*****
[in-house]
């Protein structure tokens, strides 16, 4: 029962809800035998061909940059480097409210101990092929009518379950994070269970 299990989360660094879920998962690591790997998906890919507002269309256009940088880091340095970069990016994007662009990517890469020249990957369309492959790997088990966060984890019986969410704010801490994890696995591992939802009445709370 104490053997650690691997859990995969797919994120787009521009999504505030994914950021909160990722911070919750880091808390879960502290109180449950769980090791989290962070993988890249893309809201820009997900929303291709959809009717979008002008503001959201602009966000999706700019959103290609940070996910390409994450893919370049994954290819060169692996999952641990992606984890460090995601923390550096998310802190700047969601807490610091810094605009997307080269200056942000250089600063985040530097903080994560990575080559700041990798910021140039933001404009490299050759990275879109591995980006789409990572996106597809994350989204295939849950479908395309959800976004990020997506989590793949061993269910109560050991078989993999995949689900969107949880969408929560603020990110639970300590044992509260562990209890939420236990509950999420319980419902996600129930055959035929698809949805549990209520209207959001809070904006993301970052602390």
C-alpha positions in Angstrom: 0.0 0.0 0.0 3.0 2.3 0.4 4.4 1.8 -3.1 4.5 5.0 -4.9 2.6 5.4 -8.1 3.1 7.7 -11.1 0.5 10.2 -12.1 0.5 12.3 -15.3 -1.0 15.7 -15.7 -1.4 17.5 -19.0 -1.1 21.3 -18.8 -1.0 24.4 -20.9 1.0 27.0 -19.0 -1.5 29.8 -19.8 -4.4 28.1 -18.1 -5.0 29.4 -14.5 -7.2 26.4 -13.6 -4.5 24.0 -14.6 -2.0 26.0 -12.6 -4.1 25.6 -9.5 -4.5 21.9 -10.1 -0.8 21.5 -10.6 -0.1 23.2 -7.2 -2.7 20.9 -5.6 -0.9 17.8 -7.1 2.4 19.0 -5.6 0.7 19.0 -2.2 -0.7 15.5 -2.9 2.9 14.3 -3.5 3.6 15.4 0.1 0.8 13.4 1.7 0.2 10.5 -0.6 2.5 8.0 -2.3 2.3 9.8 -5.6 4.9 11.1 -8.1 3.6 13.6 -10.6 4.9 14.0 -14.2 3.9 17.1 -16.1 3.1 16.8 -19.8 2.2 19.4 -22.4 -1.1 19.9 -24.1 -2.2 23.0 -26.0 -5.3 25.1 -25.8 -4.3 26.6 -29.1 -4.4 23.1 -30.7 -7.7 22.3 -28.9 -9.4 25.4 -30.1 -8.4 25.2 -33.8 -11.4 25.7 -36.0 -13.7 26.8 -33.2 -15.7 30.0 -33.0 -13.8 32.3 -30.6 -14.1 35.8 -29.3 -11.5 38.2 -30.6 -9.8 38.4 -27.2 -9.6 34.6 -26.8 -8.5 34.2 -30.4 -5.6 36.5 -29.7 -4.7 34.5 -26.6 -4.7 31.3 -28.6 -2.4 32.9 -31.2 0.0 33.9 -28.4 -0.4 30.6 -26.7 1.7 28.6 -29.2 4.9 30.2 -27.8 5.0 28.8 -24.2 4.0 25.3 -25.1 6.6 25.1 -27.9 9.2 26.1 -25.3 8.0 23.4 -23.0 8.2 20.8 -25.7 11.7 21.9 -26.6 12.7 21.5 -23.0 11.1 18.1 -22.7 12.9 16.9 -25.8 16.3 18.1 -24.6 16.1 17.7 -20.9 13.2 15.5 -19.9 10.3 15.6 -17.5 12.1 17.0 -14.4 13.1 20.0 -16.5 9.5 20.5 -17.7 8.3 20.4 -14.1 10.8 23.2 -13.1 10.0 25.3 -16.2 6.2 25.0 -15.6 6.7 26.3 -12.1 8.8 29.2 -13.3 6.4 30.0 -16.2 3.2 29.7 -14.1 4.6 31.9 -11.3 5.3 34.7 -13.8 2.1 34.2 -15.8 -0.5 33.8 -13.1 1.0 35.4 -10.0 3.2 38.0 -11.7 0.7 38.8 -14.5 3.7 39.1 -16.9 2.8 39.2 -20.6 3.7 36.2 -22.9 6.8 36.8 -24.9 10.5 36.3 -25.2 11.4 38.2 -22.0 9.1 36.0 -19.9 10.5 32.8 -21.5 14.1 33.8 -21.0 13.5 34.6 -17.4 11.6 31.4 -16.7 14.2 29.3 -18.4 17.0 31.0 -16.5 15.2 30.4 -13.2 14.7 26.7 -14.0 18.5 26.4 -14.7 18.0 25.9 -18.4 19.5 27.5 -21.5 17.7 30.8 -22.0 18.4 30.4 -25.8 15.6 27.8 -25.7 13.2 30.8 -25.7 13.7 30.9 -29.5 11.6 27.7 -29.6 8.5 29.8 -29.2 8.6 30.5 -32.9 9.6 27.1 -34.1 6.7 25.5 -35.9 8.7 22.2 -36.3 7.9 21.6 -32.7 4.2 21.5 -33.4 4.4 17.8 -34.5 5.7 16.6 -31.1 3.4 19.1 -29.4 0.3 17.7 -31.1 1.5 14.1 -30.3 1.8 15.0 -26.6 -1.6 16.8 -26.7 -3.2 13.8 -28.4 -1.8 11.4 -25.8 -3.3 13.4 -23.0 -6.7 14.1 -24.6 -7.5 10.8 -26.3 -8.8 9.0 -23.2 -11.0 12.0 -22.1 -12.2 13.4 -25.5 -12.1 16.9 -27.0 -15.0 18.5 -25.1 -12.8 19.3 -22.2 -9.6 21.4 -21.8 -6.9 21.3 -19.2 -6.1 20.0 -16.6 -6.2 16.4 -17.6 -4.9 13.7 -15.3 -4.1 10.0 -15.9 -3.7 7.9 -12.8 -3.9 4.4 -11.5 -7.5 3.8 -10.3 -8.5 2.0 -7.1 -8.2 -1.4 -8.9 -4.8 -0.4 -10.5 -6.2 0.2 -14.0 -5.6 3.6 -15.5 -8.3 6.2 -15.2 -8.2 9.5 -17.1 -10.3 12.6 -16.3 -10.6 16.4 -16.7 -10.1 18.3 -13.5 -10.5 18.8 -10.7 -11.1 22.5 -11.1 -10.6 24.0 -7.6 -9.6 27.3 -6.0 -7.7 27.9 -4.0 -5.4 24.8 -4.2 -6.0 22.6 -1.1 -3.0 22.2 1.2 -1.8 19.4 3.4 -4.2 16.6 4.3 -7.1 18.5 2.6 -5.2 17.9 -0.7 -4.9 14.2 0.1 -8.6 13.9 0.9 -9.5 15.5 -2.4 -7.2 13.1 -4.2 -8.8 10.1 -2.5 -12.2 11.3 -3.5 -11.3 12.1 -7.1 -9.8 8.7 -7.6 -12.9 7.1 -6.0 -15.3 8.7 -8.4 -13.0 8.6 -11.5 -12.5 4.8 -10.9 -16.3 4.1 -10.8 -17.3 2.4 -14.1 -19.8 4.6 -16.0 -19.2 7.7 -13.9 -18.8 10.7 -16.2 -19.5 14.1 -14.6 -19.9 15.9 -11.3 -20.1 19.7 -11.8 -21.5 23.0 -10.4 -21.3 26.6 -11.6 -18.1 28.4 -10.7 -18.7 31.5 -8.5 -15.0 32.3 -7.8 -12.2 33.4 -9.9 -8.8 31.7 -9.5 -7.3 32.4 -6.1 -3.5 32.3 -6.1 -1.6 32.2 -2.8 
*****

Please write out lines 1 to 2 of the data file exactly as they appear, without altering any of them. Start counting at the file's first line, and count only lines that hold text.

[in-house]
């Protein structure tokens, strides 16, 4: 029962809800035998061909940059480097409210101990092929009518379950994070269970 299990989360660094879920998962690591790997998906890919507002269309256009940088880091340095970069990016994007662009990517890469020249990957369309492959790997088990966060984890019986969410704010801490994890696995591992939802009445709370 104490053997650690691997859990995969797919994120787009521009999504505030994914950021909160990722911070919750880091808390879960502290109180449950769980090791989290962070993988890249893309809201820009997900929303291709959809009717979008002008503001959201602009966000999706700019959103290609940070996910390409994450893919370049994954290819060169692996999952641990992606984890460090995601923390550096998310802190700047969601807490610091810094605009997307080269200056942000250089600063985040530097903080994560990575080559700041990798910021140039933001404009490299050759990275879109591995980006789409990572996106597809994350989204295939849950479908395309959800976004990020997506989590793949061993269910109560050991078989993999995949689900969107949880969408929560603020990110639970300590044992509260562990209890939420236990509950999420319980419902996600129930055959035929698809949805549990209520209207959001809070904006993301970052602390």